This week I’ve focused on bug triaging, I took part at the
- Unconfirmed Bugs Triage Testday : I have explored the last week filed bugs, tried to understand them, I’ve completed them with the required info and details, asked questions to the reporter, added testcase, reproduced and assigned them to the right component/product;
- Partially worked on the mentored bug as explained in Mentored Bugs; I’ve tried to understand if old [good first bug] were still valid or under work of their assignee.
- WebRTC in Firefox for Android and Firefox for desktop Testday: a testday aimed to support testing the new developer-release versions of Firefox for Android and Firefox on Desktop focusing on the process of discovering, using and testing WebRTC using demo pages and exploratory tests as listed in the testday etherpad
Here there is a report of my activities listing the triage work done, a new filed bug after a crash report, new mentors assigned to old [good first bugs].
This week I’ve started creating a small sets of functional requirements for my extension. It’s an integration between Bugzilla and Mozilla and so I’ve started exploring
- Firefox addon-sdk I’ve chosen to develop my Firefox extension
- Bugzilla WebService and methods exposed to interact with
- setted up a githup repository with an initial commit of my work until now with a small, initial and test sets of features
During all the week I’ve been on IRC trying to help during and off the testdays to help people approaching QA activities, hoping to be of help for other people like when I started and this work makes me very proud. 🙂
I’ve started this blog talking abut the OPW, Mozilla and the internship I’ll begin soon. But…OPW…What is this?
OPW stands for Outreach Program For Women and, as the name may imply, it’s a program aimed to provide tech internships to women organized by GNOME Foundation and inspired by Google Summer of Code. This program aims to encourage women to take part in FOSS projects guiding them through their first contributions. It first started with a round in 2006 with the GNOME Foundation, and then resumed in 2010 with editions organized every half a year. Now many other FOSS organizations have joined the program.
Free and Open Source Software (FOSS) is software that gives the user the freedom to use, copy, study, change, and improve it. There are many Free and Open Source Software licenses under which software can be released with these freedoms. FOSS contributors believe that this is the best way to develop software because it benefits society, creates a fun collaborative community around a project, and allows anyone to make innovative changes that reach many people. FOSS contributors do various things: software development, system administration, user interface design, graphic design, documentation, community management, marketing, identifying issues and reporting bugs, helping users, event organization, and translations.[source]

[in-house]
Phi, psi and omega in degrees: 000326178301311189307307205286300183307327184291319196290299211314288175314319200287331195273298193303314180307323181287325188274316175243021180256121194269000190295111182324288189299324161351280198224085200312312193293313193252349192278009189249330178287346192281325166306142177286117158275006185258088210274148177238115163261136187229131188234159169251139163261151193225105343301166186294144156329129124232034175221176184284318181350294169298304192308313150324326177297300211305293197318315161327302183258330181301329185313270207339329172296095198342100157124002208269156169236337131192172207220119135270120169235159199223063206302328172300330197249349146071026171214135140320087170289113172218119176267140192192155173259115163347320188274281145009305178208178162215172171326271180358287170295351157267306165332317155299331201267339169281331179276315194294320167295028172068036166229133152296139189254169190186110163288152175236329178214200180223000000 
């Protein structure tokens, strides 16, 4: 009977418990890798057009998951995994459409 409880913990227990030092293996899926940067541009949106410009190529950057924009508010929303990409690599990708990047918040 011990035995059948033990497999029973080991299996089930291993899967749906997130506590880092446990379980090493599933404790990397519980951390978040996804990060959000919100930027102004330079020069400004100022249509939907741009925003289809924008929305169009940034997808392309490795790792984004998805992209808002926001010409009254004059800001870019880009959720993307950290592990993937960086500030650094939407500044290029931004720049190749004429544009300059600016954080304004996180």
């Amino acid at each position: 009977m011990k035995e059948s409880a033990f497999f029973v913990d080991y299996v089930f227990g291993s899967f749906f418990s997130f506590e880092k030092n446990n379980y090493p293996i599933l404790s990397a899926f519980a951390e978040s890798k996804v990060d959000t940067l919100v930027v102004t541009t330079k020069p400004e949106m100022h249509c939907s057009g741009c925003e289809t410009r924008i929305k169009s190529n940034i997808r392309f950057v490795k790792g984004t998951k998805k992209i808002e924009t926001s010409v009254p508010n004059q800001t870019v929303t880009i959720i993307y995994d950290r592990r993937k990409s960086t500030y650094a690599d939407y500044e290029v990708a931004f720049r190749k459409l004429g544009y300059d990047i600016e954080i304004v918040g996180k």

Among the participating organizazions of this round there is Mozilla and this is the organization I’ve applied for.
I’ve always thought that FOSS projects were something for an elite of people: a closed world, difficult to approach. It’s nice to see that OPW has already proved me wrong: I come closer and closer to a community of triagers, developers and users spread throughout the world. I can be part of something, and this will certainly make me a better person on both the personal and professional side.
This world needs human beings, all gender of human beings not only men 🙂
Here I’m. I’m a GNOME’s Outreach Program for Women intern.
A few months ago searching for new boosts, something new and different to get involved with, compared to what I usually do, I’ve started approaching Mozilla QA project.
The idea to be involved in an Open Source project is a challenge for me something I didn’t really thought about 🙂 and now here I’m, I’ve been chosen from Mozilla
It’s amazing, everything is new for me but I’m looking forward to start working.